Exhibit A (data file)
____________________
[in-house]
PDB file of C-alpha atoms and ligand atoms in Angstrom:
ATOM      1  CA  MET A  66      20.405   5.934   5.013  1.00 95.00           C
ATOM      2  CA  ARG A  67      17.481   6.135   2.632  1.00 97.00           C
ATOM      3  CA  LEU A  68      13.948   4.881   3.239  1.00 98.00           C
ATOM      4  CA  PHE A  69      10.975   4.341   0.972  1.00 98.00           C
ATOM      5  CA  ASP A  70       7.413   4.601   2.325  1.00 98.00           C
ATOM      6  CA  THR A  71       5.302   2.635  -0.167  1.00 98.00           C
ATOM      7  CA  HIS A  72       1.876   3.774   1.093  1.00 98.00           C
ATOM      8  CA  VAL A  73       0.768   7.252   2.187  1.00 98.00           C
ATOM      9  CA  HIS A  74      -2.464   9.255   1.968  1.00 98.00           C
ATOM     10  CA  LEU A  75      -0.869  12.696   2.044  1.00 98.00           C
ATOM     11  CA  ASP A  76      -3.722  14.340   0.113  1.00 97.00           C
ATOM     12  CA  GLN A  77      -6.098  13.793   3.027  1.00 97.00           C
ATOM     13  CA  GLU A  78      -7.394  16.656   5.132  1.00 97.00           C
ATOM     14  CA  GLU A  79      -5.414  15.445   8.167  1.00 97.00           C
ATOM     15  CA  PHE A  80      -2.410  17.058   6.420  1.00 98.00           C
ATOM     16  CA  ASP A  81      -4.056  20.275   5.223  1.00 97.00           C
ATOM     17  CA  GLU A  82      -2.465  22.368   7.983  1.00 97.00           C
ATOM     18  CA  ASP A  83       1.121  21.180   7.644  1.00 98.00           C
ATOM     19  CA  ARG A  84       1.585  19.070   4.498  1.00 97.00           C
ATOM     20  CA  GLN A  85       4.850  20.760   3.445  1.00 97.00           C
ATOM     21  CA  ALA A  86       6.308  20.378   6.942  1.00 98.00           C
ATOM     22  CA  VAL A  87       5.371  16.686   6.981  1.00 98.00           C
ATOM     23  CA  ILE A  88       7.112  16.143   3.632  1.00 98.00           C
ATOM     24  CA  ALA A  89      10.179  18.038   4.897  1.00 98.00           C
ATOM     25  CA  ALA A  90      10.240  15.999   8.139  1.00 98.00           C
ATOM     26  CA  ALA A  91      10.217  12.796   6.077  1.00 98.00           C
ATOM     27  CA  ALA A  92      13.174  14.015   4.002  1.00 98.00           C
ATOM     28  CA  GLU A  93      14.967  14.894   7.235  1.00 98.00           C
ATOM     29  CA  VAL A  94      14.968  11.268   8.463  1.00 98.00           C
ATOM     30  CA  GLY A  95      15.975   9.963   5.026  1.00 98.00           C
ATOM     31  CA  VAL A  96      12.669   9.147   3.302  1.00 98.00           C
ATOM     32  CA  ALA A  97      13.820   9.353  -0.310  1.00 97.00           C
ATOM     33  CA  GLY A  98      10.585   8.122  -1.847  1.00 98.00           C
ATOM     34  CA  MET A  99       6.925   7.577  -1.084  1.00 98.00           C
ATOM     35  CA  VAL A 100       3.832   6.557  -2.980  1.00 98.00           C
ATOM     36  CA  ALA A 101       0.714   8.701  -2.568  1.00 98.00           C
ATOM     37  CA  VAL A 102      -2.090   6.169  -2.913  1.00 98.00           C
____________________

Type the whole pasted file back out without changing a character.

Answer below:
[in-house]
PDB file of C-alpha atoms and ligand atoms in Angstrom:
ATOM      1  CA  MET A  66      20.405   5.934   5.013  1.00 95.00           C
ATOM      2  CA  ARG A  67      17.481   6.135   2.632  1.00 97.00           C
ATOM      3  CA  LEU A  68      13.948   4.881   3.239  1.00 98.00           C
ATOM      4  CA  PHE A  69      10.975   4.341   0.972  1.00 98.00           C
ATOM      5  CA  ASP A  70       7.413   4.601   2.325  1.00 98.00           C
ATOM      6  CA  THR A  71       5.302   2.635  -0.167  1.00 98.00           C
ATOM      7  CA  HIS A  72       1.876   3.774   1.093  1.00 98.00           C
ATOM      8  CA  VAL A  73       0.768   7.252   2.187  1.00 98.00           C
ATOM      9  CA  HIS A  74      -2.464   9.255   1.968  1.00 98.00           C
ATOM     10  CA  LEU A  75      -0.869  12.696   2.044  1.00 98.00           C
ATOM     11  CA  ASP A  76      -3.722  14.340   0.113  1.00 97.00           C
ATOM     12  CA  GLN A  77      -6.098  13.793   3.027  1.00 97.00           C
ATOM     13  CA  GLU A  78      -7.394  16.656   5.132  1.00 97.00           C
ATOM     14  CA  GLU A  79      -5.414  15.445   8.167  1.00 97.00           C
ATOM     15  CA  PHE A  80      -2.410  17.058   6.420  1.00 98.00           C
ATOM     16  CA  ASP A  81      -4.056  20.275   5.223  1.00 97.00           C
ATOM     17  CA  GLU A  82      -2.465  22.368   7.983  1.00 97.00           C
ATOM     18  CA  ASP A  83       1.121  21.180   7.644  1.00 98.00           C
ATOM     19  CA  ARG A  84       1.585  19.070   4.498  1.00 97.00           C
ATOM     20  CA  GLN A  85       4.850  20.760   3.445  1.00 97.00           C
ATOM     21  CA  ALA A  86       6.308  20.378   6.942  1.00 98.00           C
ATOM     22  CA  VAL A  87       5.371  16.686   6.981  1.00 98.00           C
ATOM     23  CA  ILE A  88       7.112  16.143   3.632  1.00 98.00           C
ATOM     24  CA  ALA A  89      10.179  18.038   4.897  1.00 98.00           C
ATOM     25  CA  ALA A  90      10.240  15.999   8.139  1.00 98.00           C
ATOM     26  CA  ALA A  91      10.217  12.796   6.077  1.00 98.00           C
ATOM     27  CA  ALA A  92      13.174  14.015   4.002  1.00 98.00           C
ATOM     28  CA  GLU A  93      14.967  14.894   7.235  1.00 98.00           C
ATOM     29  CA  VAL A  94      14.968  11.268   8.463  1.00 98.00           C
ATOM     30  CA  GLY A  95      15.975   9.963   5.026  1.00 98.00           C
ATOM     31  CA  VAL A  96      12.669   9.147   3.302  1.00 98.00           C
ATOM     32  CA  ALA A  97      13.820   9.353  -0.310  1.00 97.00           C
ATOM     33  CA  GLY A  98      10.585   8.122  -1.847  1.00 98.00           C
ATOM     34  CA  MET A  99       6.925   7.577  -1.084  1.00 98.00           C
ATOM     35  CA  VAL A 100       3.832   6.557  -2.980  1.00 98.00           C
ATOM     36  CA  ALA A 101       0.714   8.701  -2.568  1.00 98.00           C
ATOM     37  CA  VAL A 102      -2.090   6.169  -2.913  1.00 98.00           C